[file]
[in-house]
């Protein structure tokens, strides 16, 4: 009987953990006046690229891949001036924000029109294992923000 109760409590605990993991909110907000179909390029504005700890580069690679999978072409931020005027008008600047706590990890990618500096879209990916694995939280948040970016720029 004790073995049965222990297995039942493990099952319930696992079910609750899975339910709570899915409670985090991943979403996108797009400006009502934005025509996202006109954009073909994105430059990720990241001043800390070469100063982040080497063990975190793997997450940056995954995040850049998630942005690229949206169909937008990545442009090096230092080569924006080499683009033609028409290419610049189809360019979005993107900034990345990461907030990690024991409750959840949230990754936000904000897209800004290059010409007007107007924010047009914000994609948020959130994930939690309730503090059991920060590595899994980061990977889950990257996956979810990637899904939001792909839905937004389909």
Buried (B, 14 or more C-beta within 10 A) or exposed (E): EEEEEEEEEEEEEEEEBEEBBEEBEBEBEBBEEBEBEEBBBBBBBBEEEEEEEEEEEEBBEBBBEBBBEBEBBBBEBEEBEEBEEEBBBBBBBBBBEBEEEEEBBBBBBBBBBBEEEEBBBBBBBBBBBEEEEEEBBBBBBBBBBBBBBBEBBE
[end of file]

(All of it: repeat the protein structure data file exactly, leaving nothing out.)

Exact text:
[in-house]
């Protein structure tokens, strides 16, 4: 009987953990006046690229891949001036924000029109294992923000 109760409590605990993991909110907000179909390029504005700890580069690679999978072409931020005027008008600047706590990890990618500096879209990916694995939280948040970016720029 004790073995049965222990297995039942493990099952319930696992079910609750899975339910709570899915409670985090991943979403996108797009400006009502934005025509996202006109954009073909994105430059990720990241001043800390070469100063982040080497063990975190793997997450940056995954995040850049998630942005690229949206169909937008990545442009090096230092080569924006080499683009033609028409290419610049189809360019979005993107900034990345990461907030990690024991409750959840949230990754936000904000897209800004290059010409007007107007924010047009914000994609948020959130994930939690309730503090059991920060590595899994980061990977889950990257996956979810990637899904939001792909839905937004389909």
Buried (B, 14 or more C-beta within 10 A) or exposed (E): EEEEEEEEEEEEEEEEBEEBBEEBEBEBEBBEEBEBEEBBBBBBBBEEEEEEEEEEEEBBEBBBEBBBEBEBBBBEBEEBEEBEEEBBBBBBBBBBEBEEEEEBBBBBBBBBBBEEEEBBBBBBBBBBBEEEEEEBBBBBBBBBBBBBBBEBBE